2. And the species of every living being is only in one part of the world, but the sole species of man is at once in heaven, on earth, in the water and in the air. (84: We reconstruct here the Greek text after CH 12.20: “…each living thing frequents one part of the cosmos: water for those that live in the water, earth for those that dwell on land, air for those that float above. But mankind uses them all – earth, water, air, fire. He even sees heaven, which he grasps by sensing it. And god, who is energy and power, surrounds everything and permeates everything, and understanding of god is nothing difficult, my child.”; see Paramelle- Mahé 1990-91, p. 123 n. 12. [Translated from Mahé’s original French version into English]: “One might wonder if there is any link between these HO [or OH] and the fragments of the DH preceded in C. Would they originally belong to the hermetic source? In favour of this hypothesis, it could be observed that, stylistically, some passages of the OH have quite the appearance of definitions or brief sentences. In addition, the development on the human law (OH III) can bring back different formulations of the DH. Finally, it should be noted that the DH are incomplete in Armenian. They are interrupted abruptly, in DH X,7, by an interpolation inspired by Nemesius of Emesus. However, just before this interpolation, the last paragraph of the text that remained pending is parallel to SH XIX,1. Would he be defrauding us of concluding that SH XIX,2-7 would constitute the sequence of DH and that our OH would represent even later developments extracted from the hermetic source? Other arguments seem to carry weight in the opposite direction. First of all the OH are separated from the DH by a quote from CH XVI,4. In addition, they have great affinities with SH VIII and SH XV-XX, especially SH XV-XVII, which are addressed to Ammon. Now we know, by their title preserved in Armenian, that the DH are addressed to Asclepius. Finally, A.-J. Festugière detects in SH XV. XIX (which he considers to be the continuation of XVII) and XXII the influence of the pneumatic medical school, in particular the Οροι ίατριχοί [Terms of healers]) of Ps. Galen, which date at the earliest from the third century AD. If this comparison is valid, the chronological index probably also applies to our unpublished works, which are especially close to these memes extracted from Stobaeus. But such a late date contrasts with the fact that some sentences included in the DH served as a source for CH I, the famous Poimandres, which dates back to the very beginning of the second century.“) Just as the body is marvellously moulded in the womb, (85CH 5.6 “…consider how the human being is crafted in the womb, examine the skill of the craftwork carefully, and learn who it is that crafts this beautiful, godlike image of mankind…”; CH 10.4 “So it is, then, for one who can see. For god also wishes this seeing to happen… the vision of the good is not like the ray of the sun which, because it is fiery, dazzles the eyes with light and makes them shut. On the contrary, it illuminates to the extent that one capable of receiving the influence of intellectual splendor can receive it. It probes more sharply, but it does no harm, and it is full of all immortality…“; CH 14.9 “For in god there is only one condition, the good, but one who is good is not contemptuous or impotent. This is what god is, the good, all power to make all things. All that is begotten has come to be by god’s agency, by the agency of one who is good, in other words, of one able to make all things…”; HHE, vol. 2, p. 294 [Translated from Mahé’s original French version into English]: “(DH VII,2) That is, in ancient Egypt, the office of Khnum, the potter god, who became the Agathodemon of Ptolemaic Egypt and lends his name to one of the sages of Hermeticism. For example, the Layalist Teaching attributes the merits to Pharon: He is the heir of every god, it is Khnum of everyone, the progenitor who creates humans. The Wisdom of Amanemope similarly teaches that man is made of clay mixed with straw and god is his Creator. However, except in the texts of Merikare are previously quoted, we do not learn the details of the office of the potter. Here again these are the the closest text to Trismegistus, in time as in form, is the Hymn to Khnum by Esna.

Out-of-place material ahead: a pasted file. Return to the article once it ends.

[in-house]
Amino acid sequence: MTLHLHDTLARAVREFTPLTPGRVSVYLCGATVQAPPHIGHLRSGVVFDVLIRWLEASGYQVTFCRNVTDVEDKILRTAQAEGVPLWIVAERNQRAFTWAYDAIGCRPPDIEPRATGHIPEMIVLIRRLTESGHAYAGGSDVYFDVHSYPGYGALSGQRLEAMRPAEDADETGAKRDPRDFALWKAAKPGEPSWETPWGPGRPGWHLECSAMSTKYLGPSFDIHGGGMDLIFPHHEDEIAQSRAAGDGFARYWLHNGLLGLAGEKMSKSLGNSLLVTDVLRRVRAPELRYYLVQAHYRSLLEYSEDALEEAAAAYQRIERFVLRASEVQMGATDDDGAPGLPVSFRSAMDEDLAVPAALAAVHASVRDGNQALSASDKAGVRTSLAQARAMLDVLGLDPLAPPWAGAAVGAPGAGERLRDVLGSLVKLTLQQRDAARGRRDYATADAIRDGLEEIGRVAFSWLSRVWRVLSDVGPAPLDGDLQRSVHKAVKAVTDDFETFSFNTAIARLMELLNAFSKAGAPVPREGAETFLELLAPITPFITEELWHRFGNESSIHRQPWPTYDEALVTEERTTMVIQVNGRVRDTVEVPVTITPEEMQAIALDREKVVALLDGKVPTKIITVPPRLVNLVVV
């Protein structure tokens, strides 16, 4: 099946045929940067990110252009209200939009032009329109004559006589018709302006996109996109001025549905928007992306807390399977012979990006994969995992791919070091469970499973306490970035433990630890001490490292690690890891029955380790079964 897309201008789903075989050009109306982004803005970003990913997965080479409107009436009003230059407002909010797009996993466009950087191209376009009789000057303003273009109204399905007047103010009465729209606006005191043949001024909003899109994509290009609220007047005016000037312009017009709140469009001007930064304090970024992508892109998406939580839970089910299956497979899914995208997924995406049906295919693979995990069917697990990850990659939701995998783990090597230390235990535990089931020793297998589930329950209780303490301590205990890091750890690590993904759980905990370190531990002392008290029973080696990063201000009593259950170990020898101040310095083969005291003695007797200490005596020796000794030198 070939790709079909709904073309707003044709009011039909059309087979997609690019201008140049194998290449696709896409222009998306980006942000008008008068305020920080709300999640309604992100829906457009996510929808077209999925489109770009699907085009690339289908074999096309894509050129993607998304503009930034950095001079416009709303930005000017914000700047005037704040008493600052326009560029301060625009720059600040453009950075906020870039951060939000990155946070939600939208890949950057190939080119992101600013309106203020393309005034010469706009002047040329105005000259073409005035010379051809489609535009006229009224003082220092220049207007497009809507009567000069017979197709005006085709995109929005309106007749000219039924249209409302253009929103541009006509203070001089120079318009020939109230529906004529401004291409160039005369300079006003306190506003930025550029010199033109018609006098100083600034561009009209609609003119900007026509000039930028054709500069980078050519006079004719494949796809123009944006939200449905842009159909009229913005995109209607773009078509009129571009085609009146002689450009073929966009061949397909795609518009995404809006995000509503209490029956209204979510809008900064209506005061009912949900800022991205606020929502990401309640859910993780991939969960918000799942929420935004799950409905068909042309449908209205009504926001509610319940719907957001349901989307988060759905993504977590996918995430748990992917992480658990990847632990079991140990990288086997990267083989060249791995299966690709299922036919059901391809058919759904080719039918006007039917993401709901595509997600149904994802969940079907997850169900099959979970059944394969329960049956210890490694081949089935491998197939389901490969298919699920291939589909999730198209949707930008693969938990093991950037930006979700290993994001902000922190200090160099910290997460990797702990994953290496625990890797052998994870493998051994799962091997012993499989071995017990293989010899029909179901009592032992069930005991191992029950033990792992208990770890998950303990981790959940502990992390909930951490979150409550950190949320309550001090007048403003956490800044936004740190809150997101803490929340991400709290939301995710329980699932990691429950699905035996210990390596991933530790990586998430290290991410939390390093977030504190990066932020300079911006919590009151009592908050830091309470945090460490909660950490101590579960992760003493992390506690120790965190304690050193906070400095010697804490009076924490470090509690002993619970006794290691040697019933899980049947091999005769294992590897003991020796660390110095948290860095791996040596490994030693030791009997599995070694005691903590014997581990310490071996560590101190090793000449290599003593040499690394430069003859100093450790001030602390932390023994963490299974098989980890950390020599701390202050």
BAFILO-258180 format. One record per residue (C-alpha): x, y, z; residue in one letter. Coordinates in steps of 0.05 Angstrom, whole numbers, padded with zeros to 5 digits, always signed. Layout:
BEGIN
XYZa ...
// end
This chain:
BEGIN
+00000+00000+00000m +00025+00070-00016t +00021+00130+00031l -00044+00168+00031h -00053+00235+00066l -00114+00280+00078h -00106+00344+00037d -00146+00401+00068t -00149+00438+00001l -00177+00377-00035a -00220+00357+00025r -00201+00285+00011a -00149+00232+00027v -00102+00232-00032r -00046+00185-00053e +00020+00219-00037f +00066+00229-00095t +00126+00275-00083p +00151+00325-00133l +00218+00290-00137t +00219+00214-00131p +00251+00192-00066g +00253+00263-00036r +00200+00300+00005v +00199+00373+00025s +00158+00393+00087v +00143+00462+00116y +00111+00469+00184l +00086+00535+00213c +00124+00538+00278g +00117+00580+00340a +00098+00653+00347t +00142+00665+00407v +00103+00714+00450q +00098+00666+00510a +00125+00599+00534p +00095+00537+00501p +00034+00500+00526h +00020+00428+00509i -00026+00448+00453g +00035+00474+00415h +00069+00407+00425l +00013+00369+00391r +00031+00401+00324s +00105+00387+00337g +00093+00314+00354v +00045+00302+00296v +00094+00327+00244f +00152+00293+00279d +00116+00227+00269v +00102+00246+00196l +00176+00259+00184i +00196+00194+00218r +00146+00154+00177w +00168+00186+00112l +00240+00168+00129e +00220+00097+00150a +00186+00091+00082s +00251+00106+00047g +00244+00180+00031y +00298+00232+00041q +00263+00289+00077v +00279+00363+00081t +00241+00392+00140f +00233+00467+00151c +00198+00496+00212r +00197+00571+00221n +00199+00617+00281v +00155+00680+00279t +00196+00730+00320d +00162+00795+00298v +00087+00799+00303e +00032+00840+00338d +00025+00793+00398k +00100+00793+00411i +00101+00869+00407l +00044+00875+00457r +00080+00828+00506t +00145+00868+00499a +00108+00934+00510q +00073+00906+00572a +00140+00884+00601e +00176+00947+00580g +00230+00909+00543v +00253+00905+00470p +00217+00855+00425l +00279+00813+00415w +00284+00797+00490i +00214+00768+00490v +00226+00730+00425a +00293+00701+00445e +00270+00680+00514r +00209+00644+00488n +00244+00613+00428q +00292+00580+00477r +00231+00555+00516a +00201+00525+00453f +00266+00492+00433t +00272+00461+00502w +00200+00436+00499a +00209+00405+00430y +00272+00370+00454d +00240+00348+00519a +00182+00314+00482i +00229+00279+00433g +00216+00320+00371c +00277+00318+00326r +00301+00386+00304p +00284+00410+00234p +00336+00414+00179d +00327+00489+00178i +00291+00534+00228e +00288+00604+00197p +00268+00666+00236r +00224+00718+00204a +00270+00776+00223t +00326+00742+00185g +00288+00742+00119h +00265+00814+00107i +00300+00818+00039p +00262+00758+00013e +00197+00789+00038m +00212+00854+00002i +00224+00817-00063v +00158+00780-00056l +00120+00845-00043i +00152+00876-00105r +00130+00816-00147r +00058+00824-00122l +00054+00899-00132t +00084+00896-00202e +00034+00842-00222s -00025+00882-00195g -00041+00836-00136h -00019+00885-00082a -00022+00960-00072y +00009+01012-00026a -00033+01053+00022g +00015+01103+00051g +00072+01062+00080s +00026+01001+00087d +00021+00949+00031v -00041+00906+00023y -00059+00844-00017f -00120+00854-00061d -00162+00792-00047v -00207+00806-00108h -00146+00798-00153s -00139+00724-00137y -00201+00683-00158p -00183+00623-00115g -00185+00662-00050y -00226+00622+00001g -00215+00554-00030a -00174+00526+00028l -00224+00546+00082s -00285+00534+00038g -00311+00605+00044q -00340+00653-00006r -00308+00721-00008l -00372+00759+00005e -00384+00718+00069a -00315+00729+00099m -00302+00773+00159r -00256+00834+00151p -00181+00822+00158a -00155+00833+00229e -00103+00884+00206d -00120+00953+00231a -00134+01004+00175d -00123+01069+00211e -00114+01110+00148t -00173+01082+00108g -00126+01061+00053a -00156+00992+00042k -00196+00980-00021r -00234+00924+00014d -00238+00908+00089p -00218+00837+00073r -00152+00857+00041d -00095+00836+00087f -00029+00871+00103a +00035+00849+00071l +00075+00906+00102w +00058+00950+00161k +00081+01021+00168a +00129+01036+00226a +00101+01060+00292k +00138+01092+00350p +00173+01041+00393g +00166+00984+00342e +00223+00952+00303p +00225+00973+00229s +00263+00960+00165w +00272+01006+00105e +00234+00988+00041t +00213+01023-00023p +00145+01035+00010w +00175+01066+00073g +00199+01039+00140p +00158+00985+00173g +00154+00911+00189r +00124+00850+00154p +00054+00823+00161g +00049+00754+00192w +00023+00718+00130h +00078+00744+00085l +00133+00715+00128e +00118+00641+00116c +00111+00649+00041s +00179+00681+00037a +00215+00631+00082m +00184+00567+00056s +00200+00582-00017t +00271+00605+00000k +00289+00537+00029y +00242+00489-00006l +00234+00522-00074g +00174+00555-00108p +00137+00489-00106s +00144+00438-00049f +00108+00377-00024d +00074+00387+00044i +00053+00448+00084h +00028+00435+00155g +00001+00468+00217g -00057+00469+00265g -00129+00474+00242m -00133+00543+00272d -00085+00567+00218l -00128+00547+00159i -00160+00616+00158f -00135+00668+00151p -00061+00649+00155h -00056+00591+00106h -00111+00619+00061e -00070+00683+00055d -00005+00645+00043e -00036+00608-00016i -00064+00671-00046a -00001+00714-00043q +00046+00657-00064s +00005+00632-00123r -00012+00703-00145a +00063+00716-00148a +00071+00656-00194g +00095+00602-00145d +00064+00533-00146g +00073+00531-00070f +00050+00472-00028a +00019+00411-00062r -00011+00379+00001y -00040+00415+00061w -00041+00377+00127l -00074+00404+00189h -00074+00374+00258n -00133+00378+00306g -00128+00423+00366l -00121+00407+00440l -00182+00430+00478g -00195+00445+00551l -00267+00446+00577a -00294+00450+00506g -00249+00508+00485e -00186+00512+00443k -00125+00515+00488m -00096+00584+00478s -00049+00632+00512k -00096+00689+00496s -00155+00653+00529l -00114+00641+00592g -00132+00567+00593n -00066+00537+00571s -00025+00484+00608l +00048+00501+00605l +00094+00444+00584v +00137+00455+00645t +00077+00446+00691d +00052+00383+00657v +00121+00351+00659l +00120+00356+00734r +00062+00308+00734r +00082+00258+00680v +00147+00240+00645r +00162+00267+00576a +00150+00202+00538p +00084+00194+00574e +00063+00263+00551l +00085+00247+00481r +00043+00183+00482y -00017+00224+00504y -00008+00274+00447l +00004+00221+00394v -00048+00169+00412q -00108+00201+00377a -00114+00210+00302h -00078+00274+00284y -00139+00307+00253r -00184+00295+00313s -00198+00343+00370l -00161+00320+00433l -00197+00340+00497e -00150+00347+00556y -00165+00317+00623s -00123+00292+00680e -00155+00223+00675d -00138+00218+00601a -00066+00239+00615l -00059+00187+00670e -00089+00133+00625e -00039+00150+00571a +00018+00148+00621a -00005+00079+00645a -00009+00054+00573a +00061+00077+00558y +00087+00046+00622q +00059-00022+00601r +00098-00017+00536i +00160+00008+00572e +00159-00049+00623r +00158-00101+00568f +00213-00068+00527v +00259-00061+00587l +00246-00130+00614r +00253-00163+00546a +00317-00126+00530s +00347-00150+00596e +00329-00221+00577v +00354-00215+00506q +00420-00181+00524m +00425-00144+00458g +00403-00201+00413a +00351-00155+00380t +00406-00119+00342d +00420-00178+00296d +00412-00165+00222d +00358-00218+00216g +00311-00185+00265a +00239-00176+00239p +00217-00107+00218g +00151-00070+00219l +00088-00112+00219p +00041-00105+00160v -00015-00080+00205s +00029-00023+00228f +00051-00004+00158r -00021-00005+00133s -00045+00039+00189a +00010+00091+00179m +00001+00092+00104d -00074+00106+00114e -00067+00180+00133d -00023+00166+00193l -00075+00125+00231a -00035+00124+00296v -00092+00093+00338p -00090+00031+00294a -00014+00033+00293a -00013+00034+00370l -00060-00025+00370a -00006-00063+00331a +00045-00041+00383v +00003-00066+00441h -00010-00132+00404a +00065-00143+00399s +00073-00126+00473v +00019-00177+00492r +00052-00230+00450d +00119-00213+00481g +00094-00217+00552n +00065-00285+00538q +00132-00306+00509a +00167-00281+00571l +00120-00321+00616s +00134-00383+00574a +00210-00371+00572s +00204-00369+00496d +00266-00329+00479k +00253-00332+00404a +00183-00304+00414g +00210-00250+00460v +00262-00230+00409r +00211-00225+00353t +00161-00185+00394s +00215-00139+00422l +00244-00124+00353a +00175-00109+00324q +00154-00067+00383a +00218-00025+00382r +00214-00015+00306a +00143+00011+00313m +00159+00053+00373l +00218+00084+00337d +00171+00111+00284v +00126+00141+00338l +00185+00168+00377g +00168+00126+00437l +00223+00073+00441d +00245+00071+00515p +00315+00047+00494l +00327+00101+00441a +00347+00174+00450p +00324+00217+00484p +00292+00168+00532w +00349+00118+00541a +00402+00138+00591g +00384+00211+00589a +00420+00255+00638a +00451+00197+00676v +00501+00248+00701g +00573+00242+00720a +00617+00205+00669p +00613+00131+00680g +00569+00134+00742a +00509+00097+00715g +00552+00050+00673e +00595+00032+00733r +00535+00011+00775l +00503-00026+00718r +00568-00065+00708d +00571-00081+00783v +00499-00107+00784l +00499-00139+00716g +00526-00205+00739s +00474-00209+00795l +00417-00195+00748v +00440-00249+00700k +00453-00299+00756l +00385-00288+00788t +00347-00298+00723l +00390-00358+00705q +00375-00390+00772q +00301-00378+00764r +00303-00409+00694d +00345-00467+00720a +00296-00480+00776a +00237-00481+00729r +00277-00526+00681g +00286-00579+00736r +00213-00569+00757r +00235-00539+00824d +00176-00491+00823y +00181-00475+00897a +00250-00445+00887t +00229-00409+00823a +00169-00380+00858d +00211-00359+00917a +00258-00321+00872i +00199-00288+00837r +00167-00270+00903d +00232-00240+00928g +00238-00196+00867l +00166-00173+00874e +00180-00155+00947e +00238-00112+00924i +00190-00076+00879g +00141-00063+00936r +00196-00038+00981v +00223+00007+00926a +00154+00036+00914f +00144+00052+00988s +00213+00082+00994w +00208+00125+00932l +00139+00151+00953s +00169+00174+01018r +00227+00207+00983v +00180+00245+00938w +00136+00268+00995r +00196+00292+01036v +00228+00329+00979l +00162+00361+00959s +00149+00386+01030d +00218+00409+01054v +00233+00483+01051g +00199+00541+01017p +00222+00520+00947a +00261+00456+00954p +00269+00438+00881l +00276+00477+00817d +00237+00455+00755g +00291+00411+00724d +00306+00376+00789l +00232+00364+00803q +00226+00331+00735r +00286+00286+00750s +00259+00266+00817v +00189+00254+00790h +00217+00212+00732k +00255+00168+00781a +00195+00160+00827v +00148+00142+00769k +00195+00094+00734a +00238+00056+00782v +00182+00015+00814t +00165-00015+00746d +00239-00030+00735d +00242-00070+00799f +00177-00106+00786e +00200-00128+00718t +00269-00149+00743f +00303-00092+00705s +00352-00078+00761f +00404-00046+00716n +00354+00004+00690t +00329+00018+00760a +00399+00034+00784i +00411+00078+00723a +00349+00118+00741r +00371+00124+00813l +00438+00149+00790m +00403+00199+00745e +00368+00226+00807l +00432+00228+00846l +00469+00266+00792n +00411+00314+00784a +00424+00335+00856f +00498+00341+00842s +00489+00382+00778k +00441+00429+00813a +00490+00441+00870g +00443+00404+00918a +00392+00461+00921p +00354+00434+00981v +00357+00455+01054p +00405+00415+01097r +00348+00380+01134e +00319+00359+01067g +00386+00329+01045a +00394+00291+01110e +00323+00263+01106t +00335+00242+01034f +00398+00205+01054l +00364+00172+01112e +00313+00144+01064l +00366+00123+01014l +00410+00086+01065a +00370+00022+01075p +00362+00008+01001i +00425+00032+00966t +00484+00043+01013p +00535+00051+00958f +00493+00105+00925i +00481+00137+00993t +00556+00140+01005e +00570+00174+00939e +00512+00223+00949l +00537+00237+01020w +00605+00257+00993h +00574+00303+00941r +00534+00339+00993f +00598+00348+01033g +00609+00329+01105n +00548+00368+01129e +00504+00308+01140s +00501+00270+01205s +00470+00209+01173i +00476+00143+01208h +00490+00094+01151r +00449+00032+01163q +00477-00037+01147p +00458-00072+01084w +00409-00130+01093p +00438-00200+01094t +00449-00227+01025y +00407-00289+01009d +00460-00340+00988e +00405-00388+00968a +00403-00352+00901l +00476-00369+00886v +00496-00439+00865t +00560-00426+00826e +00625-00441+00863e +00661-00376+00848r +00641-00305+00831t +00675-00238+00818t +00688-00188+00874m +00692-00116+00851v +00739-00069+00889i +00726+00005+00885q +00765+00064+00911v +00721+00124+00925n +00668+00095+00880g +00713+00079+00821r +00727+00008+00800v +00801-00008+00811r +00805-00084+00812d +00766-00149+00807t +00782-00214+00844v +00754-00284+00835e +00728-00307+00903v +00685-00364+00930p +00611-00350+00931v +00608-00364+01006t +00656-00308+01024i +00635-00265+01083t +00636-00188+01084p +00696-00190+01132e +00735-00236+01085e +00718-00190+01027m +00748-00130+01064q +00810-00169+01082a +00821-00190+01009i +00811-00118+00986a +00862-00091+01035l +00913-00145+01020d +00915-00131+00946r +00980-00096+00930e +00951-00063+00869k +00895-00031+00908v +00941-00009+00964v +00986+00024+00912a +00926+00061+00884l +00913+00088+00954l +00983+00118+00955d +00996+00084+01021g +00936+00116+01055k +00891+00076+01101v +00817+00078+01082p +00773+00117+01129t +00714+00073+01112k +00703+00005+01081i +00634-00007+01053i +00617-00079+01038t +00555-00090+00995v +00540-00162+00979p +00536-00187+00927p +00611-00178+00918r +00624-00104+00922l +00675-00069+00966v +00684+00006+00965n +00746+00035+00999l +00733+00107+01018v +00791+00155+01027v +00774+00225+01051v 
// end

Hymn to Khnum:

… He opened his eyes, He cleared the access of the ears, he put The body in intimate contact with the atmosphere, He made his mouth to eat.

… He organized the race of blood in the bones…… shaping the skin on the limbs…… the hands, with their fingers, to accomplish their work…

… The bladder, to urinate… the heart, to serve as a guide… the testicles,… the anus, to fulfill their function…

… He is their father, he, Tanen, who gave birth to everything that exists… Had her mouth spat out that they were born immediately?

[Cf.] CH V,6-7: